Every now and then YouTube disappoints me. Today is one of those days. I was looking for a Guinness ad – one of my favourite TV adverts ever – that makes great use of that song from South Pacific, “I’m gonna wash that man right out of my hair”, a feminist quip and surreal imagery. There’s fish in there – Dave McKean would’ve liked it.
Why did I want to blog on a Guinness ad anyway? I’ve been re-watching the final cut of Bladerunner, this time with the commentary track. (Ridley Scott commentaries are sometimes interesting but often frustrating; the guy is a great craftsman, but he doesn’t really have much to say that is very interesting, intelligent or enlightening, and he comes across as somewhat arrogant. And the Thelma & Louise commentary is one of the worst I’ve ever forced myself to sit through.) Watching ’80s Rutger Hauer on screen, quite logically I thought of the Guinness ads he did a few years later (ah, the glorious days of Sky Channel), and from that I moved on to a Rutger-less, more fishy ad.
However, since I didn’t find that one, here’s one of the Hauerian adverts – short and sweet, at a point where the pretentiousness had already turned to irony. Enjoy! (And tomorrow I might post something on Buffy or on a comic series I liked rather more than Preacher.)
Don’t you just hate it when you get started on a series, and you like it? Quite a bit, even if there are things about it that you’re not quite sure about? So you get the next in the series, and the next – and they’re still good, but not quite as good? And by the time you’re on episode/book/season 6 out of a total of 8, you realise that the series is actually not very good any more, in fact, it pisses you off – but you’re so far into it, you want to know how it ends? Of course you could just find out from Wikipedia, but it wouldn’t be the same. So you get the last one or two parts of the series and hate yourself for it when you read them.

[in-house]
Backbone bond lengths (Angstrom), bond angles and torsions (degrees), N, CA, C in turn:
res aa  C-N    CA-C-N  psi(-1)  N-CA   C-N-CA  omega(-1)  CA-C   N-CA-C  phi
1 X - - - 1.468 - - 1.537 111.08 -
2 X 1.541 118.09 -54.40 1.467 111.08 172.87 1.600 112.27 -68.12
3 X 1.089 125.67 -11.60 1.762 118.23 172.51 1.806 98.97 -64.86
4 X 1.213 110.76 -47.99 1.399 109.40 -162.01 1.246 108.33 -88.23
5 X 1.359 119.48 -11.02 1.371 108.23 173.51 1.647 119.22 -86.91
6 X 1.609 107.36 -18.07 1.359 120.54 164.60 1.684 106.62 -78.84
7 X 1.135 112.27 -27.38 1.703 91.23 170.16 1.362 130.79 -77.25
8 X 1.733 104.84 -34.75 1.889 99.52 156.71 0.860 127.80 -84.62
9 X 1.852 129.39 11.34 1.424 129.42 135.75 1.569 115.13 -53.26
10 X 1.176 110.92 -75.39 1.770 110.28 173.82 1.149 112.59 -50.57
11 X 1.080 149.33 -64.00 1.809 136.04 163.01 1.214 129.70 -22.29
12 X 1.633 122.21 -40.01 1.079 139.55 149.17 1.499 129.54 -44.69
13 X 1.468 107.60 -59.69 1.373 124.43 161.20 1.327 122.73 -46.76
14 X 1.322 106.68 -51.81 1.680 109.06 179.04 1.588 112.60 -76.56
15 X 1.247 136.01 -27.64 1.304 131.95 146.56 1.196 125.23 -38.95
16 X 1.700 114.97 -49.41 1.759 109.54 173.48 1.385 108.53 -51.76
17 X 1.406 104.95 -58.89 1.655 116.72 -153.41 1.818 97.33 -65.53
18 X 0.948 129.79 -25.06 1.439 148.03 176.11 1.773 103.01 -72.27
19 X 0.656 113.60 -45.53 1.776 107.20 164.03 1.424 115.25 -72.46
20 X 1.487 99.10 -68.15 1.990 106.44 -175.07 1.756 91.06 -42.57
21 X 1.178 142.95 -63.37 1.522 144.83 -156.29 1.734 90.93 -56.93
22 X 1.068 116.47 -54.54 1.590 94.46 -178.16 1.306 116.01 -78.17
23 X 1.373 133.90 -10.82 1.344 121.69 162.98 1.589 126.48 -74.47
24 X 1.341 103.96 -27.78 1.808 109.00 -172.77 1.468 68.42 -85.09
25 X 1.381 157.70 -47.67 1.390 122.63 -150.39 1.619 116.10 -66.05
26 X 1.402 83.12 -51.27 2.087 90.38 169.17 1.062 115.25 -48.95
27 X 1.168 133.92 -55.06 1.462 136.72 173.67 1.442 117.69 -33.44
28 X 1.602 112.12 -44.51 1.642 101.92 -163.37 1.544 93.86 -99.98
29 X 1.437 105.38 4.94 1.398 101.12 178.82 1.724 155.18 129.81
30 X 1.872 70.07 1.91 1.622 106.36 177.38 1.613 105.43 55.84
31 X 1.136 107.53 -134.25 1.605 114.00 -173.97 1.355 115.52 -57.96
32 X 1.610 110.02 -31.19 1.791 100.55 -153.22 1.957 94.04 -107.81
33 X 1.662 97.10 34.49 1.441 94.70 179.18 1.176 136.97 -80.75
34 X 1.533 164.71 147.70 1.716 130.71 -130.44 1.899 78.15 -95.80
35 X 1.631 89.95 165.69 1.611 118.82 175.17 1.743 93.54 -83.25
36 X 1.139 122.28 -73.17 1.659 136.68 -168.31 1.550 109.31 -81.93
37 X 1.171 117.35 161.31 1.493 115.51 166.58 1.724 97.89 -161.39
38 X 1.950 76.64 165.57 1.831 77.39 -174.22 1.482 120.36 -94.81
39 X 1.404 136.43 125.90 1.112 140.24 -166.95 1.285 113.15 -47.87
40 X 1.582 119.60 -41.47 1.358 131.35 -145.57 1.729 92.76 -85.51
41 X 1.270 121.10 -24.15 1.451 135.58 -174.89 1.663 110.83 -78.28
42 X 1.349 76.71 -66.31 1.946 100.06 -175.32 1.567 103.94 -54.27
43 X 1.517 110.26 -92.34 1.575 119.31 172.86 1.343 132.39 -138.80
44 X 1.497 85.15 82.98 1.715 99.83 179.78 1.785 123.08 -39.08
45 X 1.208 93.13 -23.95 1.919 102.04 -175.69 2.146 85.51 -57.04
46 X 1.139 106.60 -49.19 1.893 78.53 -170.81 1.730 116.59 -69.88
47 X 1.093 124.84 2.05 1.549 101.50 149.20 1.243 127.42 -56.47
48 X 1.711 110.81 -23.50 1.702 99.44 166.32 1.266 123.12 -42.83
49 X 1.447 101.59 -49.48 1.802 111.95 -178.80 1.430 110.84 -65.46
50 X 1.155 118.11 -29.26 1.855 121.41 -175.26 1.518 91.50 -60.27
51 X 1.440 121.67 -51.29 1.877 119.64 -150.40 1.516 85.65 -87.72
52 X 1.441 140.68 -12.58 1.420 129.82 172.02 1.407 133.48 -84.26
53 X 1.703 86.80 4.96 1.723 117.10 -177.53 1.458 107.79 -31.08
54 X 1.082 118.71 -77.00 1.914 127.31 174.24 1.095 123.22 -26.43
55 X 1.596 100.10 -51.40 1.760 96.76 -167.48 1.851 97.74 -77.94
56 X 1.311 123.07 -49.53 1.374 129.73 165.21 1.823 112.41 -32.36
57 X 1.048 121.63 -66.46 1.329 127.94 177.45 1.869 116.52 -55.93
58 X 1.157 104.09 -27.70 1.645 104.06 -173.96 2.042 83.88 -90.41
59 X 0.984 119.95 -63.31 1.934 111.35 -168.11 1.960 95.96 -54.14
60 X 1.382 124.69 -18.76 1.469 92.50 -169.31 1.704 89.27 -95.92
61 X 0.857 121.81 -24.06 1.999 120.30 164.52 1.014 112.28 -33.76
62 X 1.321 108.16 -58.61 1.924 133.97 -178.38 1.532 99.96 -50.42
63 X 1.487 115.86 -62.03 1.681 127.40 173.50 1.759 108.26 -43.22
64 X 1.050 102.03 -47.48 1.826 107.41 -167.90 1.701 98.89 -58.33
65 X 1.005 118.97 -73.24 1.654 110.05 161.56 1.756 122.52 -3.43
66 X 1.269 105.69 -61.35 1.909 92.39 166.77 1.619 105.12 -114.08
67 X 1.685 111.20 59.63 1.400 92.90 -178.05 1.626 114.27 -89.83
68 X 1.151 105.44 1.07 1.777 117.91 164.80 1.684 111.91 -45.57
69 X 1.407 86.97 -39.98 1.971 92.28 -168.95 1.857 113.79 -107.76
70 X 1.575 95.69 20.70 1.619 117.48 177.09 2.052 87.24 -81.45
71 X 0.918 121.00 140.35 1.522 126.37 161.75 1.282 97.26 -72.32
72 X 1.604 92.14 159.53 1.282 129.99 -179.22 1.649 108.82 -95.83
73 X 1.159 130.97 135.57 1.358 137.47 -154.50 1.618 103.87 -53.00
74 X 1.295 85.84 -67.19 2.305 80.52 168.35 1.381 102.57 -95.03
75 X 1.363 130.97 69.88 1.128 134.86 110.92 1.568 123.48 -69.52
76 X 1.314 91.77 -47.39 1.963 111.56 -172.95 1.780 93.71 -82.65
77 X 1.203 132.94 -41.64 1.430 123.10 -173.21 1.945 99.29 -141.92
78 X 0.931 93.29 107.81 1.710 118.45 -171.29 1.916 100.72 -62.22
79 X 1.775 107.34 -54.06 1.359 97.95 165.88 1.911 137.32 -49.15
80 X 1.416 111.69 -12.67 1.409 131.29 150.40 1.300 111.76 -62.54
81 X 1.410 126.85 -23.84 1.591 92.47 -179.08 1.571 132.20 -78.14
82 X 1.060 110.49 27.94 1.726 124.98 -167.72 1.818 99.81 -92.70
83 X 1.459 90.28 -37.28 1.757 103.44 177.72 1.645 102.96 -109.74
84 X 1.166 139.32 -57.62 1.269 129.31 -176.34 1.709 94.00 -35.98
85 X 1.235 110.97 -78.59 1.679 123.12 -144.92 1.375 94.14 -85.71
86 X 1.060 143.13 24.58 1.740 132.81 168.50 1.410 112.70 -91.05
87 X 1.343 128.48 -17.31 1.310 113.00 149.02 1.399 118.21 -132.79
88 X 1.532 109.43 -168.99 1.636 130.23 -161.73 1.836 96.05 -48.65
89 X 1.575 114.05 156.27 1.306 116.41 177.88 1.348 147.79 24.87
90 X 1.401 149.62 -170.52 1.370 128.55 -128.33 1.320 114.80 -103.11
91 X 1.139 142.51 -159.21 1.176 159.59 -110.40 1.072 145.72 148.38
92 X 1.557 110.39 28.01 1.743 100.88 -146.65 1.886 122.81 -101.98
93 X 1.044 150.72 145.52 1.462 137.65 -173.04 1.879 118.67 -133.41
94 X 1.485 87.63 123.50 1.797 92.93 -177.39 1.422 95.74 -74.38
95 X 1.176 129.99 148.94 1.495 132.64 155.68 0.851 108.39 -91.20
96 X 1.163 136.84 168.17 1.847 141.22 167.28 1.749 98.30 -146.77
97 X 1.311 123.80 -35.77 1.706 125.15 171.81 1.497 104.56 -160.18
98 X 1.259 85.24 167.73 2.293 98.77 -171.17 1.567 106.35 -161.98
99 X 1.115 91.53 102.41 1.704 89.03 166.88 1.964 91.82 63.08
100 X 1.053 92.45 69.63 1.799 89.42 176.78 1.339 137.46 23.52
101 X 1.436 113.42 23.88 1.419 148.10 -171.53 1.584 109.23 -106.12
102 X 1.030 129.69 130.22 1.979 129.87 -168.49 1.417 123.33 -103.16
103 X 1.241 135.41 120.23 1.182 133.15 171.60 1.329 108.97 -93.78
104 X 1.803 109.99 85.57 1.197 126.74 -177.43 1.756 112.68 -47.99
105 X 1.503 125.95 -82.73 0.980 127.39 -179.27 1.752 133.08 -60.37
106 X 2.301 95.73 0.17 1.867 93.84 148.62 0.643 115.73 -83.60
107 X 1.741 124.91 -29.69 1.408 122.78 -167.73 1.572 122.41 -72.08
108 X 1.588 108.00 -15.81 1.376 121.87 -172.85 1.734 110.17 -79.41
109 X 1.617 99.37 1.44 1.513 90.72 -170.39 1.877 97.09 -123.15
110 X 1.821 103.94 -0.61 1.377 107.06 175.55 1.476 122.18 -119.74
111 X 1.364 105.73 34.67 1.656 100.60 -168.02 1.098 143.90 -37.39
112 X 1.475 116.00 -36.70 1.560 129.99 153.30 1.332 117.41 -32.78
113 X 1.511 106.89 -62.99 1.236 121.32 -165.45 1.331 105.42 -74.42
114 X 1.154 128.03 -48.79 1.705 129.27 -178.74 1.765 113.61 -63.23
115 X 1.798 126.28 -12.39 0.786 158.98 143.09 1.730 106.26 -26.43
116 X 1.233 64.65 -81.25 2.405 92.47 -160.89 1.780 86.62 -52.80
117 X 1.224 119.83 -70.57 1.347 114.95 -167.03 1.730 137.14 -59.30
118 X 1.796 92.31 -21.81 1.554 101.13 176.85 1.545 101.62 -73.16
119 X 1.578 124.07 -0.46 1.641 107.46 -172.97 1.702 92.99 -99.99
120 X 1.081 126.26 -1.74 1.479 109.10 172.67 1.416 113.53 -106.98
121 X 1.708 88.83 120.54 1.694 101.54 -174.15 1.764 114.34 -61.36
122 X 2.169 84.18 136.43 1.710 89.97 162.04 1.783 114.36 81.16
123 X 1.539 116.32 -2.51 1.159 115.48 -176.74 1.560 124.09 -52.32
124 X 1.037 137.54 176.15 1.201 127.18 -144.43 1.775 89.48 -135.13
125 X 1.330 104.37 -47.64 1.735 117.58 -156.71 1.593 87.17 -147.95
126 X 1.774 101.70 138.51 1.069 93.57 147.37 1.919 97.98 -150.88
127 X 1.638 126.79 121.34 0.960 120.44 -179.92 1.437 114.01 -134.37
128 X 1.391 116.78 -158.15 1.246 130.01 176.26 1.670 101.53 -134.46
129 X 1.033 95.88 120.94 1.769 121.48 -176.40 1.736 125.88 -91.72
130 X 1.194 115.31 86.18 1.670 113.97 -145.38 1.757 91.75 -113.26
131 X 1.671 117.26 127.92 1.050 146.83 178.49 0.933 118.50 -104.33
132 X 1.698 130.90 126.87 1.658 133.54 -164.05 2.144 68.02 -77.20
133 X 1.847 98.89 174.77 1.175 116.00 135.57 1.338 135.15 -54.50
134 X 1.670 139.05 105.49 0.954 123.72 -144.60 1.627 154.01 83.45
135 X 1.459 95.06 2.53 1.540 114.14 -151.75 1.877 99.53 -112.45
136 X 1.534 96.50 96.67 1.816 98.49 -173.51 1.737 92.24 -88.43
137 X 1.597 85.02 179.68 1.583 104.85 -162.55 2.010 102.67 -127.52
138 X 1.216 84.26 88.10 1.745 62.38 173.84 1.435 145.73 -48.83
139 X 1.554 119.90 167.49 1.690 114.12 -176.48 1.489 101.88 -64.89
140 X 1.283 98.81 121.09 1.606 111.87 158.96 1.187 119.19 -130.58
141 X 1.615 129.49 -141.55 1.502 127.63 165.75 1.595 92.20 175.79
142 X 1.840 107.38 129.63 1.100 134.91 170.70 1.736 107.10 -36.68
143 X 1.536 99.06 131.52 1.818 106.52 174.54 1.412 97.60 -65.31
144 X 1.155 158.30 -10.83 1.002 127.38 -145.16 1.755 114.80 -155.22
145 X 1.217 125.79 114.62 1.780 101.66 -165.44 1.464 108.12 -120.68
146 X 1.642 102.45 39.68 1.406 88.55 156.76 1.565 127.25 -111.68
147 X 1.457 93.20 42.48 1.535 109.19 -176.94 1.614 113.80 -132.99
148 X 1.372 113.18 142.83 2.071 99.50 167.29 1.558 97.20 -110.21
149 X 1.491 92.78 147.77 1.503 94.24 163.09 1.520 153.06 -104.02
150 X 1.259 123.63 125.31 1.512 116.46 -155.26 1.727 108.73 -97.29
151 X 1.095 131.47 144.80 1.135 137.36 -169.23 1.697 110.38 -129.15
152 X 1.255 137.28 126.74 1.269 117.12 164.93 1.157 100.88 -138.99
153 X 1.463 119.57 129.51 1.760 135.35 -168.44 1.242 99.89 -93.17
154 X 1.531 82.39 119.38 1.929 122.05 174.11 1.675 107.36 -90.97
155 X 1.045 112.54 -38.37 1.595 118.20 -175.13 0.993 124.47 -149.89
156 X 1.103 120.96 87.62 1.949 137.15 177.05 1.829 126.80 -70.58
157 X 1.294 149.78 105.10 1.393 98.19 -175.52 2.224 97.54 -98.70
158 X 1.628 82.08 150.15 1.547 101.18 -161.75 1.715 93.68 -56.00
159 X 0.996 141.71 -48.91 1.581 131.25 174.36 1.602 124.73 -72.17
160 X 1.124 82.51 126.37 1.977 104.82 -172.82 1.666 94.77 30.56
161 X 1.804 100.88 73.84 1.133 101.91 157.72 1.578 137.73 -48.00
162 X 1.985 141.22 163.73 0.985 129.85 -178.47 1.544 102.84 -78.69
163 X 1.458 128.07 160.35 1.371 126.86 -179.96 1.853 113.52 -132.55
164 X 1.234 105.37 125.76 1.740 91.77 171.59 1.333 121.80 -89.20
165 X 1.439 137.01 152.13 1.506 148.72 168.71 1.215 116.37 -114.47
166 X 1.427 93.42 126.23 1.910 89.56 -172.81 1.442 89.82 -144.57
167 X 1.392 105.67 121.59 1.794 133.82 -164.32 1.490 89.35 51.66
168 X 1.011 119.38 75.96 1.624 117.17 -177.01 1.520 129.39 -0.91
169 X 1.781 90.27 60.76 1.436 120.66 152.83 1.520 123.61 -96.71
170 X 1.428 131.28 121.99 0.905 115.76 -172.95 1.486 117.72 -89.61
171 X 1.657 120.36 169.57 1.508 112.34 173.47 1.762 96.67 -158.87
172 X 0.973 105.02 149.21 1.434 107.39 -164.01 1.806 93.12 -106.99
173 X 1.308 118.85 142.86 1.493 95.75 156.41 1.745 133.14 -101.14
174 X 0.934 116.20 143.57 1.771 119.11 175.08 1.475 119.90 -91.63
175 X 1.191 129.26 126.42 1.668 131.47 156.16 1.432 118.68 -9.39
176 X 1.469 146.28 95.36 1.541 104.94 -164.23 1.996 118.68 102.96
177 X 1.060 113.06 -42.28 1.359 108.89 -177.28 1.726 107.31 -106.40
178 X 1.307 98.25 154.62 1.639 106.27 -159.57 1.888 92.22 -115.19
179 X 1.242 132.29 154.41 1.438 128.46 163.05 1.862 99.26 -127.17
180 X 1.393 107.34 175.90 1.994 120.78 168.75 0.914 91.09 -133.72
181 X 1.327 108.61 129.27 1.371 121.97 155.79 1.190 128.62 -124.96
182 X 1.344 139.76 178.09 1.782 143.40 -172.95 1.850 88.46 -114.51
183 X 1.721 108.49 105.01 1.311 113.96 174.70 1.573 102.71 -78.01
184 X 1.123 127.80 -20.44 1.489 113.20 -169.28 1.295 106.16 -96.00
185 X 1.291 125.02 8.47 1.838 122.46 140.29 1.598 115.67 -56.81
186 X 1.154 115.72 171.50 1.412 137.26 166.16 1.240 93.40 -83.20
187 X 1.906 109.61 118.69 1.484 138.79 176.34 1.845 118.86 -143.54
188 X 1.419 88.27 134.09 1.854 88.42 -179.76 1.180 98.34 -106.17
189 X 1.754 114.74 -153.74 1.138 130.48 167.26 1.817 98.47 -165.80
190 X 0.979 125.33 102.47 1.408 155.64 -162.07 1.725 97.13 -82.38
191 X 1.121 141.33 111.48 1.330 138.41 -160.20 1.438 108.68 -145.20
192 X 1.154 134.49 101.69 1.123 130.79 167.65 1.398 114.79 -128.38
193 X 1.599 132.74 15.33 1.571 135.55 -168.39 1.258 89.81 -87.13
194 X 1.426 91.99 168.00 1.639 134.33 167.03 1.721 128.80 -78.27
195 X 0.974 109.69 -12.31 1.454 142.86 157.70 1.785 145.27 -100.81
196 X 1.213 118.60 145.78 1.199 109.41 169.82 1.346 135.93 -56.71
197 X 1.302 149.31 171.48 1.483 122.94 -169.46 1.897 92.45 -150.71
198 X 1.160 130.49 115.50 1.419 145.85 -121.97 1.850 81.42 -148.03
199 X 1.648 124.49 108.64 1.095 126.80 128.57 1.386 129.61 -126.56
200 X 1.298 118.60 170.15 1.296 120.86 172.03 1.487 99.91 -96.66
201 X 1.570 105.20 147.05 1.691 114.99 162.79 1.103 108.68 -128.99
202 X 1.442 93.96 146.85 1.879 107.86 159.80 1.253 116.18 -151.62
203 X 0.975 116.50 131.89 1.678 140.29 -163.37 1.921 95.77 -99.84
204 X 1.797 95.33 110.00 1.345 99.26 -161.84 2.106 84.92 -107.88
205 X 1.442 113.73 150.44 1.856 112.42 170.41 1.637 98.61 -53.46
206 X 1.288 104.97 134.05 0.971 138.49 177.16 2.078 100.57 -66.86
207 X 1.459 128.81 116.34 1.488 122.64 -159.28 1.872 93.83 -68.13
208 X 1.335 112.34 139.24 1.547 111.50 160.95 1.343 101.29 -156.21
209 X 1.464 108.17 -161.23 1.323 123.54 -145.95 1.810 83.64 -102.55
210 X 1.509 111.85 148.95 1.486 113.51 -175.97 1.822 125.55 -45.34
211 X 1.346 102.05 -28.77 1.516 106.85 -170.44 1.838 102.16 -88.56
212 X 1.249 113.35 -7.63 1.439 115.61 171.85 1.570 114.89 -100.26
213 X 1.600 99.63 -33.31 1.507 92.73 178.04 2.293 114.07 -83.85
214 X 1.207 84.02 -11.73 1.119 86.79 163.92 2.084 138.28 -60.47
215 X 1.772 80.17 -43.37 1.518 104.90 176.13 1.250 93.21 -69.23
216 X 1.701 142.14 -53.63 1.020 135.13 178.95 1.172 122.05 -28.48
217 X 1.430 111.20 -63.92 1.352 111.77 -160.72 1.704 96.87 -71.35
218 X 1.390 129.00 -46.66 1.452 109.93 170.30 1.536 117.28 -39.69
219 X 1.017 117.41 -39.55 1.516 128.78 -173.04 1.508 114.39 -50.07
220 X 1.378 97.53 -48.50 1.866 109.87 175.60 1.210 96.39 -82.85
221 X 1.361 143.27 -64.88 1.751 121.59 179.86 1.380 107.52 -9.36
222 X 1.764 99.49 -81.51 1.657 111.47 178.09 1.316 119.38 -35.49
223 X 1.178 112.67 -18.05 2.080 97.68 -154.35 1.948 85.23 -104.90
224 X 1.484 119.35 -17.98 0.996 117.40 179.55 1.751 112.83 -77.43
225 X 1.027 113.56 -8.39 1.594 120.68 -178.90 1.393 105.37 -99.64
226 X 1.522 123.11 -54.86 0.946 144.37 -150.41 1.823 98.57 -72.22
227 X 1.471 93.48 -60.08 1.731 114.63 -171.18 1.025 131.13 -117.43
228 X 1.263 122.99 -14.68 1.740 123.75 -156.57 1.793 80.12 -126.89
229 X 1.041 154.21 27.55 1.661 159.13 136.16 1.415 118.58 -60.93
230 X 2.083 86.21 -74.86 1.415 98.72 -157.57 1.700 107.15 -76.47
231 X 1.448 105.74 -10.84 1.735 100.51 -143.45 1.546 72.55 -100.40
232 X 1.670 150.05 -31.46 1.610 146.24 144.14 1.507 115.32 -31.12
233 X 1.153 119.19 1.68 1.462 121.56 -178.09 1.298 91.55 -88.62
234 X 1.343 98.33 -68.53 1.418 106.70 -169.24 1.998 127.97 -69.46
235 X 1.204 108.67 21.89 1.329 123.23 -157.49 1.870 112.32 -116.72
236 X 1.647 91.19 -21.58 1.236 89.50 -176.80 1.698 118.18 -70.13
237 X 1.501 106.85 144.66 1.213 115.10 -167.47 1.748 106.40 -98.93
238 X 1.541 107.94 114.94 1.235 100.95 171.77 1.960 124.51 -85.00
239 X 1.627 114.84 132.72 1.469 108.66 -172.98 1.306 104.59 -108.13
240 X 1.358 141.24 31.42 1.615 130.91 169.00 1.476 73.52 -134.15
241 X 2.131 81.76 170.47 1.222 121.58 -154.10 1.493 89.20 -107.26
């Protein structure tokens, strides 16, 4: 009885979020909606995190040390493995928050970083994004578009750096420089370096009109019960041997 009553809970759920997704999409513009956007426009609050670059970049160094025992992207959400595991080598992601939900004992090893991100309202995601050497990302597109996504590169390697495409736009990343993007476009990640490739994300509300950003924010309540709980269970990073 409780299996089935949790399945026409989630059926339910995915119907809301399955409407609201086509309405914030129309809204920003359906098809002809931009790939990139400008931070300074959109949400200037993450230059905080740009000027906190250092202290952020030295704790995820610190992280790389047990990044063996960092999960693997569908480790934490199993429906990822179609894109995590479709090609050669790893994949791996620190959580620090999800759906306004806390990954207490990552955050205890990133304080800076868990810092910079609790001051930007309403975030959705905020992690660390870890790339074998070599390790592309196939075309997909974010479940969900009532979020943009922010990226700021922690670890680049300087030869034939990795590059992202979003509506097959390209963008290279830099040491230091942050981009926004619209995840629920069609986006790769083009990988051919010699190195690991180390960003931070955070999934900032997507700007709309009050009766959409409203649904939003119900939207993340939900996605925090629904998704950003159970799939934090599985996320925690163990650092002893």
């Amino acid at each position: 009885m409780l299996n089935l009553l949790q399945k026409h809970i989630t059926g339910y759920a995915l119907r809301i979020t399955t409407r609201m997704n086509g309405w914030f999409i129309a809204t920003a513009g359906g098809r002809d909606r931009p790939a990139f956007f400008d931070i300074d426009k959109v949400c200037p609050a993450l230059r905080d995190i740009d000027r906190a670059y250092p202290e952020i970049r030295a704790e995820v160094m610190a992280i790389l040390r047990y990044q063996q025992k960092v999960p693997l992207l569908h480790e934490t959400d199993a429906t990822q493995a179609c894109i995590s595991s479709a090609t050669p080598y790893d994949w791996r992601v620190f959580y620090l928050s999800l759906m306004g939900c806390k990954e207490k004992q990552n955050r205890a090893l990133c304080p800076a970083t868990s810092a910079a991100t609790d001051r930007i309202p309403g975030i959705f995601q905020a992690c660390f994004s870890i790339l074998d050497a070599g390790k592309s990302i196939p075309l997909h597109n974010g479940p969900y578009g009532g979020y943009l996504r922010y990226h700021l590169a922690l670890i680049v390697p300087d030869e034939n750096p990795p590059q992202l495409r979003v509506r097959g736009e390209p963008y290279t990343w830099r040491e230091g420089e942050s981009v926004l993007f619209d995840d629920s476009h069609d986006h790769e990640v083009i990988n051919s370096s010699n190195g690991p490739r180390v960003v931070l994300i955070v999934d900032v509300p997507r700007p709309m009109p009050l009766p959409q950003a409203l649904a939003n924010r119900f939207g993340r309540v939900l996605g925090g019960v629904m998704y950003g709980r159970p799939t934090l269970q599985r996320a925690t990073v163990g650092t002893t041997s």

It looks like this is pretty much what is happening with me and Preacher, the comic by Garth Ennis. I enjoyed the first one or two books quite a bit; yes, there was a deeply adolescent streak about the humour, but I liked the ambivalence of the plot and characters, and I liked the mythical/religious background. I liked that it asked many of the right questions.
But then, as the series went on, it dropped much of the ambivalence, became more interested in cheap shots, facile ultra-brutality, trying to shock those that are easily shocked, and trying way too hard at that. Book by book, the characters became less interesting, the morality more cloying and more reactionary. This was one Preacher who was getting decidedly self-righteous.
And now I’ve got the first eight books – of nine, that is. Of course I’m going to get the ninth book, but not primarily because I need to know how it all ends.
Nope. I’m making sure that I’ve got all nine… so then I can sell it better on eBay. At the very least, I can get some of my money back. Yee-hah!
P.S.: In case this entry bored you, feast your eyes and ears on this: